Kristi King, wtop.com
WASHINGTON - Ever seen a ten-wheel dump truck take a bunny hop? That's what can happen when snow plows encounter an especially hard section of an ice-packed street.
Drivers who hit the road before plows have removed snow and ice from surfaces can cause that situation by packing the precipitation down. And that has 29-year veteran Prince George's County snow plow driver Dave Howard begging drivers to stay off roads until they've been treated.
Howard recalls totaling a parked car once when his truck bunny-hopped because the plow hit packed ice. He says the car got shoved sideways onto a curb, the driver side wheels collapsed underneath it, leaving one side of the car sitting on hubcaps. And he says he was only going 15 miles an hour.
Howard is among emergency crew members preparing early for winter weather. More than 400 workers in Prince George's County participated on Friday morning in a snow and ice dry run exercise.
Snow plow trucks hit the road. Drivers became familiar with assigned routes. Supervisors huddled around a conference table coordinating the response of myriad county agencies. Clerks monitored the Automated Vehicle Locator system that tracks plow truck progress in real time, showing vehicle locations as dots on maps.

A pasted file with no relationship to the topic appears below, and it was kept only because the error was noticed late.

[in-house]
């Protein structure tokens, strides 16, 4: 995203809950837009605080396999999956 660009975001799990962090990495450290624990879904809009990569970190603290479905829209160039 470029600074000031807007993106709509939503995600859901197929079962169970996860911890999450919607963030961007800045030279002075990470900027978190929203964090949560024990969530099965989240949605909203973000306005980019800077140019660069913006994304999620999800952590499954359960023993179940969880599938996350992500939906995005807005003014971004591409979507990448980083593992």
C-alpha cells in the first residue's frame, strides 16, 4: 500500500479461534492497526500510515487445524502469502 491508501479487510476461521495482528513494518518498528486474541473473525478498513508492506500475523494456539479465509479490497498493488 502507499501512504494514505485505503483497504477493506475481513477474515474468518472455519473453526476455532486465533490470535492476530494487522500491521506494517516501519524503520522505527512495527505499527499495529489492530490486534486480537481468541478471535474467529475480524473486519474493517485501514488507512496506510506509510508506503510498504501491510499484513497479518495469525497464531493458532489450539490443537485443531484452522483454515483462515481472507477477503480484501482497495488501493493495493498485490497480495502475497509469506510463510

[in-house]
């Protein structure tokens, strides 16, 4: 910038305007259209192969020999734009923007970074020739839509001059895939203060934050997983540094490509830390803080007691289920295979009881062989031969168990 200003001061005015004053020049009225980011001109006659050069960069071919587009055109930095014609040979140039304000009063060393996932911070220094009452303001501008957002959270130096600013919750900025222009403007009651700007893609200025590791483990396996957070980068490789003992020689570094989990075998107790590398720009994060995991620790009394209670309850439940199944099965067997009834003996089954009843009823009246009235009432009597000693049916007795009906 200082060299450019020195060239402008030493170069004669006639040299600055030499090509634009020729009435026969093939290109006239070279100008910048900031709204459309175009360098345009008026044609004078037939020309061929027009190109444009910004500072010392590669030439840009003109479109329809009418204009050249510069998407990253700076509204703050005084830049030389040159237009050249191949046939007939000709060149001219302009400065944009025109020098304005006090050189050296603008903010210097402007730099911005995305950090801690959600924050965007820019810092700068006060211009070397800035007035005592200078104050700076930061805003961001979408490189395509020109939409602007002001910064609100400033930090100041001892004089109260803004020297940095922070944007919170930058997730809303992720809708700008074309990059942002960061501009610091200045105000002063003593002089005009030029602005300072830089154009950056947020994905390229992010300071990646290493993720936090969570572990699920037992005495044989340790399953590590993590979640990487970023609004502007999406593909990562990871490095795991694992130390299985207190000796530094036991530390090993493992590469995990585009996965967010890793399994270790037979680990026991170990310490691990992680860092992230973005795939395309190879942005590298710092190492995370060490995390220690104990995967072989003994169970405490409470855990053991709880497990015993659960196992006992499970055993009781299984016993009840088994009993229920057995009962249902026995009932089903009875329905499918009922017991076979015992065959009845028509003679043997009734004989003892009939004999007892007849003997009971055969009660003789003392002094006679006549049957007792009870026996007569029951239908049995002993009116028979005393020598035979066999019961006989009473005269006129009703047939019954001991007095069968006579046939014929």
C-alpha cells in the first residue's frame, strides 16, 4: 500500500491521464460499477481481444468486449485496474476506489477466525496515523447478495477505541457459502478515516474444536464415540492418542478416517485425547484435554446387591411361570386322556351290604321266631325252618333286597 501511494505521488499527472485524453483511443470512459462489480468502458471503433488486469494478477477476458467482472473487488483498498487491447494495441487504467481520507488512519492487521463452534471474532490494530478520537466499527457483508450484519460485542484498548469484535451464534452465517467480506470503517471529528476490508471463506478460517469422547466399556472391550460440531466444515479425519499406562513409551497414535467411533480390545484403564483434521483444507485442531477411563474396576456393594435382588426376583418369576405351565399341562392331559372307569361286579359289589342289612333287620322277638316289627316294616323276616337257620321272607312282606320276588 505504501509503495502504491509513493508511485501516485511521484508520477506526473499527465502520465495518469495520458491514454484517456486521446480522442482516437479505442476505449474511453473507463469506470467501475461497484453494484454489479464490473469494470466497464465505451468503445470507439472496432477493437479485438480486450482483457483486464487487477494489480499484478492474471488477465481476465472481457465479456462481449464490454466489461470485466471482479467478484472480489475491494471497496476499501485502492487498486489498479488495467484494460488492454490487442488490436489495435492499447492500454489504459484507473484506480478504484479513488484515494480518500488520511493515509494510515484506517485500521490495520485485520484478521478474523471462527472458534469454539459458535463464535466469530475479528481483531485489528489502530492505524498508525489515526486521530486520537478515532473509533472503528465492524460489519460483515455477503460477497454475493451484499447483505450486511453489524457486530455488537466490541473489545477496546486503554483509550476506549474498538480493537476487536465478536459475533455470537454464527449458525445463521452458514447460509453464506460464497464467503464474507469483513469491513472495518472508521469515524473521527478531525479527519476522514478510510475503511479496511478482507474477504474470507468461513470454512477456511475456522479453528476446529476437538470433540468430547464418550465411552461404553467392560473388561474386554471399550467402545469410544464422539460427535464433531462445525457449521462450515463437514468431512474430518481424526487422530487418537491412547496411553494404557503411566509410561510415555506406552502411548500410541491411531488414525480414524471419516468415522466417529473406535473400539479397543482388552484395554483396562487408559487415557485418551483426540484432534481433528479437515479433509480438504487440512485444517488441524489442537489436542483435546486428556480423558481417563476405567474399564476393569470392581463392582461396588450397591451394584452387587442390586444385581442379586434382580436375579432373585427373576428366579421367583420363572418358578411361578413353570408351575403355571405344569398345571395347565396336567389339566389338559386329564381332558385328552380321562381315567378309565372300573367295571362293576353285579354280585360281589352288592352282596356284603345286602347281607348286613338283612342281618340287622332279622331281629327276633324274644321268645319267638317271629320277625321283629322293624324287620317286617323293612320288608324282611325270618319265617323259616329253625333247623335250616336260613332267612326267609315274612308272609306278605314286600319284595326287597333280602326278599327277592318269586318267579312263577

In a room, one wall is covered with a video screen that shows a selection of maps, web sites, weather reports, plow and supervisor vehicle locations, road temperatures and intersection cameras.
Cameras attached to plows and inspector's trucks also flashed on the wall occasionally and on various computer screens in the room. Those vehicle cameras are part of the multifaceted AVL system.
AVL also allows plow drivers such as Vanessa Gordon-Watson to report safety issues she encounters on her route. All she has to do is touch an icon representing, for example, downed power lines, a pothole, or a branch in the road.
That simple touch shoots a report with a GPS tagged location to the customer service center that can send an appropriate response. So, the next time you see a snow plow driver you can thank them. They're not just pushing snow - they're making roads safer other ways too.
(Copyright 2012 by WTOP. All Rights Reserved.)
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